It’s easy to get lost in the world of knowledge. And at first, there is nothing wrong with sprouting out in a few random directions. But I know for me, it’s important that I zero in on what information I want to be putting forth pretty quickly, or else I end up wasting a lot of time. I usually give myself a set deadline, allowing myself a few days of completely engulfment in anything that I’m drawn to. But then it’s time to focus. Know what your goals are and outline exactly what questions you’re trying to answer and what information you want to put forth. You can always change the outline as you progress, but having set goals can keep you from getting lost in the sea of easily accessible information.

Research can be an intimidating step in any book. As I talked about in my post Researching Fiction, it’s important in the development of reality for any setting, topic and even character believability. Having a plan can save time, and produce a fuller, more satisfying and sustaining set of information.

And our manuscripts are worth it!


Erika Wassall is a writer, a farmer and a liver of life. She is a member of SCBWI and a proud Mad Scientist, bringing science experiments right into children’s classrooms, and hearts. She has a small farm in New Jersey with sheep, chickens, pigs and vegetables. Check out her new website at where as a first generation farmer, she often takes the long way, learning the tricks of the trade on The Farm. On her website is also The Shop page with tips and a free Q/A from her husband’s mechanic shop, and The Writer page where she shares stories, experiences and characters from the heart. Follow her on Twitter at @NJFarmScribe. She’d love to hear from you!

Thank you Erika for another great post. We all enjoy your posts.

Talk tomorrow,




  1. I keep a separate Notes page open and when I write a chapter (in fiction) that references the research, I add that link to the Notes. Yeah, learned that little time-saving tip the hard way. 🙂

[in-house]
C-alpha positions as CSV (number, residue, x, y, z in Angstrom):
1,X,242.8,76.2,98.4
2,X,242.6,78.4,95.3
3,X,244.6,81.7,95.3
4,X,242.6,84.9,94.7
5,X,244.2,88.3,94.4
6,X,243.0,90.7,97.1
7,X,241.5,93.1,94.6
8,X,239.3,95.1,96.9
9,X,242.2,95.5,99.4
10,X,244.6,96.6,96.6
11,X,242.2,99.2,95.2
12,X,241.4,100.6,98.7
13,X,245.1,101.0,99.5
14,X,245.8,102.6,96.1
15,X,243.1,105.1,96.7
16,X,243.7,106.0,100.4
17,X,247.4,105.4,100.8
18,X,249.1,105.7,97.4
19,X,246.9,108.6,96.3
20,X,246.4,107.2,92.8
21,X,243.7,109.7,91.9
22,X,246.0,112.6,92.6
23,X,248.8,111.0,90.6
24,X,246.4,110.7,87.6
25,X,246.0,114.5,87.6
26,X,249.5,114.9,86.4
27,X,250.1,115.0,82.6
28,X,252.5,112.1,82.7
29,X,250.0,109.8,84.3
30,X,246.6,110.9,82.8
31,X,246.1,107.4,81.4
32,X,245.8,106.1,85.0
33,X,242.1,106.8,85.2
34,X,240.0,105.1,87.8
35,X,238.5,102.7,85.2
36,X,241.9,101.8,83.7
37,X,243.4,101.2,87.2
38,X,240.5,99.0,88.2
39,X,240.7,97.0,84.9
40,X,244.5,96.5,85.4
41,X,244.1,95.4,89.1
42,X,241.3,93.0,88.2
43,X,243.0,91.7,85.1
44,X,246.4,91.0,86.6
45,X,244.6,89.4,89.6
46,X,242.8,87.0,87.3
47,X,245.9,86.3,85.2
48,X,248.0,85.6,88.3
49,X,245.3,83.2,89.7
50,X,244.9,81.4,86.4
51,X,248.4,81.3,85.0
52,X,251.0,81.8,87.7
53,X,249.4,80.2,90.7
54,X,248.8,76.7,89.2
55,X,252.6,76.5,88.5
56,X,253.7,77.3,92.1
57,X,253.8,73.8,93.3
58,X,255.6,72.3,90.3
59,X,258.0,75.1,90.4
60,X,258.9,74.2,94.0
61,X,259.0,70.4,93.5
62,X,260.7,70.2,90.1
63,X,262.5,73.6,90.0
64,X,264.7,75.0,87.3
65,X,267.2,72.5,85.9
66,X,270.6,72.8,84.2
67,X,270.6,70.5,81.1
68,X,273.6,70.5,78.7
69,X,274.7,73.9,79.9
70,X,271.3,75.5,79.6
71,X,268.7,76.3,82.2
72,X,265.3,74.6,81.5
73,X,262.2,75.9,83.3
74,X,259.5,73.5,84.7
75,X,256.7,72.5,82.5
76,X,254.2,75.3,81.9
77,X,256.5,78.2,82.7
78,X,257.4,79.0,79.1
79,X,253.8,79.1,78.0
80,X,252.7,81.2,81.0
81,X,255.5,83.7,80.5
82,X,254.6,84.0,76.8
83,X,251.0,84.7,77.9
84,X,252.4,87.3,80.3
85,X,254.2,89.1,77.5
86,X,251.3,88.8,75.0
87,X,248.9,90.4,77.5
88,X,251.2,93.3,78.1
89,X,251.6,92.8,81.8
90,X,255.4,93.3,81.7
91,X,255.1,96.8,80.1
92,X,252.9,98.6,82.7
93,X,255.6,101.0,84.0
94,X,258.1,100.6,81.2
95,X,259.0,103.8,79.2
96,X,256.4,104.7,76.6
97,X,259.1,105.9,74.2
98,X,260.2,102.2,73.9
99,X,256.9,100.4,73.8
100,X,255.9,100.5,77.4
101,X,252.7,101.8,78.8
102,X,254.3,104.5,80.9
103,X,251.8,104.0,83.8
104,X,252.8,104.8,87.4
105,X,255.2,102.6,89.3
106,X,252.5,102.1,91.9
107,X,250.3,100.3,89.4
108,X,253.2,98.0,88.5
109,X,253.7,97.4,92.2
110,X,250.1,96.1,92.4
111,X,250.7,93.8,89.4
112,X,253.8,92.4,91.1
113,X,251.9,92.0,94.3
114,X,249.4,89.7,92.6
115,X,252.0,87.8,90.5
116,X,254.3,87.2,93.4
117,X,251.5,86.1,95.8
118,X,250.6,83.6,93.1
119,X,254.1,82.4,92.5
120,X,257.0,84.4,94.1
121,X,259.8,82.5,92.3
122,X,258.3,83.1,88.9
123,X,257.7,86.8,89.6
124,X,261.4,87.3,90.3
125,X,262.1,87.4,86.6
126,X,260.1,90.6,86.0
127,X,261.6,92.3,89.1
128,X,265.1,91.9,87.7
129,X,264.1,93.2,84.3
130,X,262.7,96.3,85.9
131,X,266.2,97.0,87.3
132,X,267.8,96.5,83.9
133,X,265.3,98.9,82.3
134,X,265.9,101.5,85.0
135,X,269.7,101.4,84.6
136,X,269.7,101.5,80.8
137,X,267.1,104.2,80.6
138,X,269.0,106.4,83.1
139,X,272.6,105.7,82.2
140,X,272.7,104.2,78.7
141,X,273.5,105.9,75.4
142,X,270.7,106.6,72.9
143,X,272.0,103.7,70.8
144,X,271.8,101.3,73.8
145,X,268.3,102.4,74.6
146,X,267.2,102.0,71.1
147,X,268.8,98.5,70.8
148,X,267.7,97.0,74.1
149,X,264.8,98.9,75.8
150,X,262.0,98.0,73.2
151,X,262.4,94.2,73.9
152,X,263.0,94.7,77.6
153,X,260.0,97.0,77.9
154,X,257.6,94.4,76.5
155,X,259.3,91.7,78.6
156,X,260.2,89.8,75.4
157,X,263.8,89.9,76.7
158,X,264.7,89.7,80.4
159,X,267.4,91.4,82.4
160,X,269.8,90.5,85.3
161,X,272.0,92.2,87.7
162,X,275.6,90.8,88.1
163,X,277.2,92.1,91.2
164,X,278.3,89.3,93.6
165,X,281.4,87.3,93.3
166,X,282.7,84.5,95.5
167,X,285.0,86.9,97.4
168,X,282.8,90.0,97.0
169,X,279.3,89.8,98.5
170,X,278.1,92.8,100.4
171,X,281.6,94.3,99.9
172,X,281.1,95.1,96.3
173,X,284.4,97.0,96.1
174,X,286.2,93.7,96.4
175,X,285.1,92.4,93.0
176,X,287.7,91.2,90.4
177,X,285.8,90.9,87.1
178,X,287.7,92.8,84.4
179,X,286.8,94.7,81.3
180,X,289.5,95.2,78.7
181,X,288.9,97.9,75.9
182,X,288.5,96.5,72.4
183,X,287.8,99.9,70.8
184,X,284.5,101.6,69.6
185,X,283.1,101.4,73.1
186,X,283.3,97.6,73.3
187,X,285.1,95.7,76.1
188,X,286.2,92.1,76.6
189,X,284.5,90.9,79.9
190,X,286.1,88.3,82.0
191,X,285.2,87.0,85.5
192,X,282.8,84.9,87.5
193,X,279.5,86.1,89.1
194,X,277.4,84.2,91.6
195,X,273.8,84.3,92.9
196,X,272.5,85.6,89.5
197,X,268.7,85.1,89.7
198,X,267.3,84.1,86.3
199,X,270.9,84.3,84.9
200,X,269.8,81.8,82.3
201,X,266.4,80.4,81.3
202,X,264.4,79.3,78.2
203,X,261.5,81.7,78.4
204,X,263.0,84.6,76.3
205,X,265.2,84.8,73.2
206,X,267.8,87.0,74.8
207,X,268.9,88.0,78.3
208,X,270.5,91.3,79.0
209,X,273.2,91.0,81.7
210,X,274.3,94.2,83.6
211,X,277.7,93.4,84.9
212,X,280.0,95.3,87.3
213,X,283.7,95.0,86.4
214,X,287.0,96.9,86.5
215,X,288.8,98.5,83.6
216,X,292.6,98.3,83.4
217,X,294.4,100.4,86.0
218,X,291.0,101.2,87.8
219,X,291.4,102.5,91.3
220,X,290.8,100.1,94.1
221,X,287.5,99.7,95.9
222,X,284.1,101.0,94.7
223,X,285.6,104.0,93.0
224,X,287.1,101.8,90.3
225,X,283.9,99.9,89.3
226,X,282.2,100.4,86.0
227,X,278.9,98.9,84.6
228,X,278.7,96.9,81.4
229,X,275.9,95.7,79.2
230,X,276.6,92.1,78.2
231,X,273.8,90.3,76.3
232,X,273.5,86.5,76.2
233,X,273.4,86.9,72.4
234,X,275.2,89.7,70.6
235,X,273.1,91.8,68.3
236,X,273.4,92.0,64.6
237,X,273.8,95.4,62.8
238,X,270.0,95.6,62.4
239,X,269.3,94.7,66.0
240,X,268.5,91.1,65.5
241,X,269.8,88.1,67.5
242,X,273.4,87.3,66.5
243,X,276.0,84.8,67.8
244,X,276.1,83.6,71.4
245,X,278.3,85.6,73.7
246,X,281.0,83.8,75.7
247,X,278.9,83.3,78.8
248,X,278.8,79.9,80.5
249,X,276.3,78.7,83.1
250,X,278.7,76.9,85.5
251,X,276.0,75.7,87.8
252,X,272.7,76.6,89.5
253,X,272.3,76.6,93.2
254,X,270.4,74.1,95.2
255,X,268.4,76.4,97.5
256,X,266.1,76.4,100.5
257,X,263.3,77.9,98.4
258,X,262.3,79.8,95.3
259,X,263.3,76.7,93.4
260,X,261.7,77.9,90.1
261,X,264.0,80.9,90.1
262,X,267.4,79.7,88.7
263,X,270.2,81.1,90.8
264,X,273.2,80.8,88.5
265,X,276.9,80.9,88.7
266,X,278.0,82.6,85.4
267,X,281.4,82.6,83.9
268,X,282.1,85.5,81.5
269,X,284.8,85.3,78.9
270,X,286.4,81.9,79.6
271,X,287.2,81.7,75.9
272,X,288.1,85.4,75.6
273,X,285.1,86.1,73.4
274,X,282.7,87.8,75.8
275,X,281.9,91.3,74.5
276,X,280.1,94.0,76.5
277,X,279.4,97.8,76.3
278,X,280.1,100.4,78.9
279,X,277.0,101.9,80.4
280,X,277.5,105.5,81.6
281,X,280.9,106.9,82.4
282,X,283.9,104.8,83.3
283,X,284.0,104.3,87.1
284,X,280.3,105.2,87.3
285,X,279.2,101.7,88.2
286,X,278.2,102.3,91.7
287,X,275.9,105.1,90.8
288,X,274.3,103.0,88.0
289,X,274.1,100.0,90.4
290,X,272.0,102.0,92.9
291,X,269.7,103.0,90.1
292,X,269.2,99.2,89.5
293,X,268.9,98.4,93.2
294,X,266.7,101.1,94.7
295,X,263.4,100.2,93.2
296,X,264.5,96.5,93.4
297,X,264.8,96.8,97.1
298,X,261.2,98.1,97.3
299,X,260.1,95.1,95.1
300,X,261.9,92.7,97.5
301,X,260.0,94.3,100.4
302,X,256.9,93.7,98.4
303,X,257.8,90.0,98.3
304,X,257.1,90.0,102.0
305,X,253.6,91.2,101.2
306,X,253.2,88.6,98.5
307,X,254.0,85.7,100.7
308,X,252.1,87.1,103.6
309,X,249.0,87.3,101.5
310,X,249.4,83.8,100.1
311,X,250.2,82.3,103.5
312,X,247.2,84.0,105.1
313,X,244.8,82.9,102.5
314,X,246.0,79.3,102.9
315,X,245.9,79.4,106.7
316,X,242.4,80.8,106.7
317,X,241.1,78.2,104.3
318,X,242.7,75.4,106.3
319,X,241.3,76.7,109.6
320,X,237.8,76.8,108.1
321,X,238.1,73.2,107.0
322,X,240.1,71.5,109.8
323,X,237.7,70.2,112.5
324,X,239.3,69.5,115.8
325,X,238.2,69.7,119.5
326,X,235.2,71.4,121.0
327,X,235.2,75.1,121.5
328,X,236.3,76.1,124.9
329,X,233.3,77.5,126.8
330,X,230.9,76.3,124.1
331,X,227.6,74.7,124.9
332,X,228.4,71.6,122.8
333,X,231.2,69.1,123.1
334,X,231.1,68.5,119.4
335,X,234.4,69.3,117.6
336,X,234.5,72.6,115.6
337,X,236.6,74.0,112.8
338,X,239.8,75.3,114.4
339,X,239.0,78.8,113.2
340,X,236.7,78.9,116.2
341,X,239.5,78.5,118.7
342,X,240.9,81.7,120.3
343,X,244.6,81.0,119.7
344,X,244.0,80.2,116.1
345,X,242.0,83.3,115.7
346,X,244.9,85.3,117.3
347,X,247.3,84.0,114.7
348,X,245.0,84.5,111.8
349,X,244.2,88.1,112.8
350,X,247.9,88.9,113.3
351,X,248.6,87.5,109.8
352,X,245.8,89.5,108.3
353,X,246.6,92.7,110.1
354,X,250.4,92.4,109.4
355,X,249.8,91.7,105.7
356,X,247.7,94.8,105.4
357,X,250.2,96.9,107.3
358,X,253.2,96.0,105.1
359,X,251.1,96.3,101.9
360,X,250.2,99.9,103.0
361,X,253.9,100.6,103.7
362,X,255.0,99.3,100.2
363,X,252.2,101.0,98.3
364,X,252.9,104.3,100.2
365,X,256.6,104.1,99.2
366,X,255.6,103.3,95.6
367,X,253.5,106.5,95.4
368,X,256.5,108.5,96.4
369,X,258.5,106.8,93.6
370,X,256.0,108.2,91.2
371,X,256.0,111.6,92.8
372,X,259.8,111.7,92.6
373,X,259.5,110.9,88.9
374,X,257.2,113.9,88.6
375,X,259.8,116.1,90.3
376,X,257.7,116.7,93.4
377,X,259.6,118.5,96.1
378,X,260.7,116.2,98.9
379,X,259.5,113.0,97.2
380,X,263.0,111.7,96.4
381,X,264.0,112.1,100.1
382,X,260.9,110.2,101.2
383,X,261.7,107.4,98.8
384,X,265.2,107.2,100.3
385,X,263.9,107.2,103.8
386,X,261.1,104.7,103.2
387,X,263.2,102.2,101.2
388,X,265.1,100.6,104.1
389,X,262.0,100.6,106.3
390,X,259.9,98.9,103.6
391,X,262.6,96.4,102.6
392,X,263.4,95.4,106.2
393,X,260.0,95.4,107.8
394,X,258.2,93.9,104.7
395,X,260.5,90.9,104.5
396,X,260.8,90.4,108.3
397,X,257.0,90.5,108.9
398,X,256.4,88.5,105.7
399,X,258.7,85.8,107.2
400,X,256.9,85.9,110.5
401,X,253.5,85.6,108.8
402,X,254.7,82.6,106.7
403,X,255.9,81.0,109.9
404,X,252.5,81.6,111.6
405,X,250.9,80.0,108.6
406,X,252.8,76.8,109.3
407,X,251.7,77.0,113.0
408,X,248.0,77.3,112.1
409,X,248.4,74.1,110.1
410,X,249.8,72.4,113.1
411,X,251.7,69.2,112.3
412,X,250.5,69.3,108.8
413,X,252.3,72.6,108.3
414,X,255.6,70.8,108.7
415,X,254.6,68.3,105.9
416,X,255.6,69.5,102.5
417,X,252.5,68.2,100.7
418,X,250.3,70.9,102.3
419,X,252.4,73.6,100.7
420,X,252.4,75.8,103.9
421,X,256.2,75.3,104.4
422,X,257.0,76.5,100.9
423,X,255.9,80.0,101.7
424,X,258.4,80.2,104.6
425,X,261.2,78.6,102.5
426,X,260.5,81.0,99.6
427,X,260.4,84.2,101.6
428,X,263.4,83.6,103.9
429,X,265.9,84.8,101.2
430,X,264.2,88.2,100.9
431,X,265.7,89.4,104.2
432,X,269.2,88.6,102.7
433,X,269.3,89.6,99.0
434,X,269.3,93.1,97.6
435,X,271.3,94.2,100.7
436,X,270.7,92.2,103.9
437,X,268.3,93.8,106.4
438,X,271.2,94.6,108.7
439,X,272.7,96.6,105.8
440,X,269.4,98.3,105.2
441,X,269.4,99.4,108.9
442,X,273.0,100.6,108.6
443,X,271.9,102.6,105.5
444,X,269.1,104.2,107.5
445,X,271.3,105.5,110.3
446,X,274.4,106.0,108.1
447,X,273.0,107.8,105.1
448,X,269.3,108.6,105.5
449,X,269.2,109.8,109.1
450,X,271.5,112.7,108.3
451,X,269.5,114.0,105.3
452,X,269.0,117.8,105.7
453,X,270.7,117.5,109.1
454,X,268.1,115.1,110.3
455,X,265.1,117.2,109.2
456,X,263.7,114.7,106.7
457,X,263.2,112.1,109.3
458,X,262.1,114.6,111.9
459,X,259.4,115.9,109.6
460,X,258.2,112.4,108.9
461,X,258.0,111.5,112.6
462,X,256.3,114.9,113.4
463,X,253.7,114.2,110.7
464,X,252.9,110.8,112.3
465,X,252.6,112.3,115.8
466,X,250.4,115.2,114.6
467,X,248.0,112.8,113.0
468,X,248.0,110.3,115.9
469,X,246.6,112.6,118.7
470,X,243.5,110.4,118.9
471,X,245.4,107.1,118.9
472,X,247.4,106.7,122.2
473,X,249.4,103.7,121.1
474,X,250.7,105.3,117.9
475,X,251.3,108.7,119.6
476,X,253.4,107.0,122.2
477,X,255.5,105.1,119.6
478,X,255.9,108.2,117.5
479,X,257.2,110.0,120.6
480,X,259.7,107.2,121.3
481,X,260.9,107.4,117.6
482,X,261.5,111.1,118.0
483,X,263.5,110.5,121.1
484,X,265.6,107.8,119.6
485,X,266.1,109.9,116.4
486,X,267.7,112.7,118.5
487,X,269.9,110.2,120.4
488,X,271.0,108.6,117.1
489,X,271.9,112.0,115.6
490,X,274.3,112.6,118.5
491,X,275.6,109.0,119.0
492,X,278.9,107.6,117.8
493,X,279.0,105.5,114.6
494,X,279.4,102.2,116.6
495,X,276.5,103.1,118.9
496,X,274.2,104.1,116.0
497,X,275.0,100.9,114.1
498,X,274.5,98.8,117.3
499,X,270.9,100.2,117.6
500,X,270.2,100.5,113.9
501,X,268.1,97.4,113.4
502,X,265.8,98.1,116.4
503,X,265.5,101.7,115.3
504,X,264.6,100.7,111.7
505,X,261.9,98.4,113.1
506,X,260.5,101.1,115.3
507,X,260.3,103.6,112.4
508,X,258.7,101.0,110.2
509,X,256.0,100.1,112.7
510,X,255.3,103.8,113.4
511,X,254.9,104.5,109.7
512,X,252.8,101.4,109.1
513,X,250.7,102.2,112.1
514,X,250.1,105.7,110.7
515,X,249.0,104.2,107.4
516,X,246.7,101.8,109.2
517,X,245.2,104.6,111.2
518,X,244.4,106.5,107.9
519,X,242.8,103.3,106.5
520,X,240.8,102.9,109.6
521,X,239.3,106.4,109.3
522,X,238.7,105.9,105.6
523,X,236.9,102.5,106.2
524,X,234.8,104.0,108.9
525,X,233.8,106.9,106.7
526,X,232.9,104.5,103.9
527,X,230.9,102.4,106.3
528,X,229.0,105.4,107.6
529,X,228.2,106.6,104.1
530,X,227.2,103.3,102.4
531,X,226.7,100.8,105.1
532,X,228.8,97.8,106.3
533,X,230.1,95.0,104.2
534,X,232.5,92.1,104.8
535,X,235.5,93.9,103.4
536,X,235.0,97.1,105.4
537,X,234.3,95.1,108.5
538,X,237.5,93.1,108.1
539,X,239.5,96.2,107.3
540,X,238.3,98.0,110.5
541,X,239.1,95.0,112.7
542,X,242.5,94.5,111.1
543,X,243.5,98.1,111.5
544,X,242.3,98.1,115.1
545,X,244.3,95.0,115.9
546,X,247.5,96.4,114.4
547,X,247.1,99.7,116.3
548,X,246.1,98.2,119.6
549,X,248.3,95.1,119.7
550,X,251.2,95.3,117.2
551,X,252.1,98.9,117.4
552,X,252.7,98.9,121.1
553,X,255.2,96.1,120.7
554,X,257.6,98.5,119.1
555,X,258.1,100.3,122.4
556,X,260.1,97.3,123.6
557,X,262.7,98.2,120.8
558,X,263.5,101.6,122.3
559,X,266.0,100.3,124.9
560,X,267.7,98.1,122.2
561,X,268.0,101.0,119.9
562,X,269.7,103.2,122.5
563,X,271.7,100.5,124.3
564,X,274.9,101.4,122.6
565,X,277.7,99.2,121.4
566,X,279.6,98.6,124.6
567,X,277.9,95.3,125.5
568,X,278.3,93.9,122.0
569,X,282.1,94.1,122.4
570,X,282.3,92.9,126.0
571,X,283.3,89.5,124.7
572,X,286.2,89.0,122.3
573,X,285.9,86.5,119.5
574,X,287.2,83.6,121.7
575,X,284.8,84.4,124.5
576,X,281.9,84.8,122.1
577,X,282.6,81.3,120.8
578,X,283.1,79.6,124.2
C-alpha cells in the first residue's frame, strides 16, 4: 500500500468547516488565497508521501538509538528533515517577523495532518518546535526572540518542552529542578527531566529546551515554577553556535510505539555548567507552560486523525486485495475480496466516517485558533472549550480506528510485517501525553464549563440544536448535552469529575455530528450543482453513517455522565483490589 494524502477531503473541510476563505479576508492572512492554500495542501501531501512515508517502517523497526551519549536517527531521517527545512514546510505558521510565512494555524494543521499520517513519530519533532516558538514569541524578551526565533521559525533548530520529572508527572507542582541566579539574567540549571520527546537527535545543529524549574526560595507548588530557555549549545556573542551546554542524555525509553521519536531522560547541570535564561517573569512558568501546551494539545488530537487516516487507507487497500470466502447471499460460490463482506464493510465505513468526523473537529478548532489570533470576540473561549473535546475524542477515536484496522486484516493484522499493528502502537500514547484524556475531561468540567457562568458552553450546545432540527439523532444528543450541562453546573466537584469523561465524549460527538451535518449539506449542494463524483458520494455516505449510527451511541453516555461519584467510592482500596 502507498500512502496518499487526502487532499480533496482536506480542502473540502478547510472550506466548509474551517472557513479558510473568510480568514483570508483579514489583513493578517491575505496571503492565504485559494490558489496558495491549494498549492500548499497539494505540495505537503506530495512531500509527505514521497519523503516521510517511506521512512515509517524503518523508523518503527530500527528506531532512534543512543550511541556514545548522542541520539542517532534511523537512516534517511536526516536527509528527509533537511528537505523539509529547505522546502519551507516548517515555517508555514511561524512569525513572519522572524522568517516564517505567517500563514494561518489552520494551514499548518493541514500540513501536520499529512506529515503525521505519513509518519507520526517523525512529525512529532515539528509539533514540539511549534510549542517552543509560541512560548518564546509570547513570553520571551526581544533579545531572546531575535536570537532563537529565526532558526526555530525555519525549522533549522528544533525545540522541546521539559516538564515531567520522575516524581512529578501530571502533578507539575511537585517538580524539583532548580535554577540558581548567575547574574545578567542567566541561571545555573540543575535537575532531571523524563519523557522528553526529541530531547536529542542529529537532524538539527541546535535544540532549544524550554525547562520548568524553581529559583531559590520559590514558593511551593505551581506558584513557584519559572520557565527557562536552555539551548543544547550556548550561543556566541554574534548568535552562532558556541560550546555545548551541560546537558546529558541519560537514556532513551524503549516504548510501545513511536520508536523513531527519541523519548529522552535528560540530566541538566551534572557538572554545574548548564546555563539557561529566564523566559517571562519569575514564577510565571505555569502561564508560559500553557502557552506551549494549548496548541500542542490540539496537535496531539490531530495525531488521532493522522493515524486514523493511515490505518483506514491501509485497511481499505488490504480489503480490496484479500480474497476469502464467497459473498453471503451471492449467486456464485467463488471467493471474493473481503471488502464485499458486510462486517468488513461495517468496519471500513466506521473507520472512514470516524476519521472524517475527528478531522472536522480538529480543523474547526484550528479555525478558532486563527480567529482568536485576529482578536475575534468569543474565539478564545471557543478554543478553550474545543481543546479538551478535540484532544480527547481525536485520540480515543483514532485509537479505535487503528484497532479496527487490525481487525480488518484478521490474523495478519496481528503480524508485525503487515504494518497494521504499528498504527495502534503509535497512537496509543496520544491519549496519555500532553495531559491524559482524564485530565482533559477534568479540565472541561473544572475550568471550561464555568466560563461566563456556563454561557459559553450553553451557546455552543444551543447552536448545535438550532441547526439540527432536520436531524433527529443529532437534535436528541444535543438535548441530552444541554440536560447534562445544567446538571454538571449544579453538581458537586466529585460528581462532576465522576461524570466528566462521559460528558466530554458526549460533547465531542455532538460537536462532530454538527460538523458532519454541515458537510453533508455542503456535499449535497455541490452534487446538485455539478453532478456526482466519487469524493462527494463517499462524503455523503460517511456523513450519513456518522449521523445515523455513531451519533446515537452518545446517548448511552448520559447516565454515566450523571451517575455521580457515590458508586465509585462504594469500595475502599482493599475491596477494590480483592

2. Nice tips. When I taught, I had to warn students that the Internet was not always the best source. I’d also love to know…where have the bees gone? (Dun Dun DUN!) And was it really pesticide? No idea if that’s your book topic, but I’d love to know.


    • Thanks for stopping by! I’m glad the tips were helpful.

      The book is actually on bees as bioindicators of our ecosystem as a whole. But it certainly involves the plight of the honeybee too.

      I’ll keep everyone posted on both the book and what I learn about the bees!



  3. Erika, I’m going to share your comments with my classroom writers. You just can’t get this into their heads enough! Your blog post made me thing of my cousin, George Coyne, who just recently passed away. I searched his name looking to see if in his lifetime he’d blogged or written about his life (and his wife’s) around bees. This is what I found, which on the surface may not seem like much…but it showed me the real culture surrounding all these beekeepers! George was one of the apparent few beekeepers in NJ!


    • Hi Gael. I’m so honored to have my piece be used in a classroom, thanks so much!

      Wow. Your cousin was a MASTER beekeeper!! That’s no easy feat by a LONG shot.

      NJBeeKeepers is a GREAT organization. Bees are definitely our next project here on The Farm. When the allocated time comes along, one of my first steps will be to contact people from that organization to get advice and direction. I hope I end up in touch with someone like your cousin and his wife to help mentor me!


  4. thanks for the tips. I love writing and reading non fiction.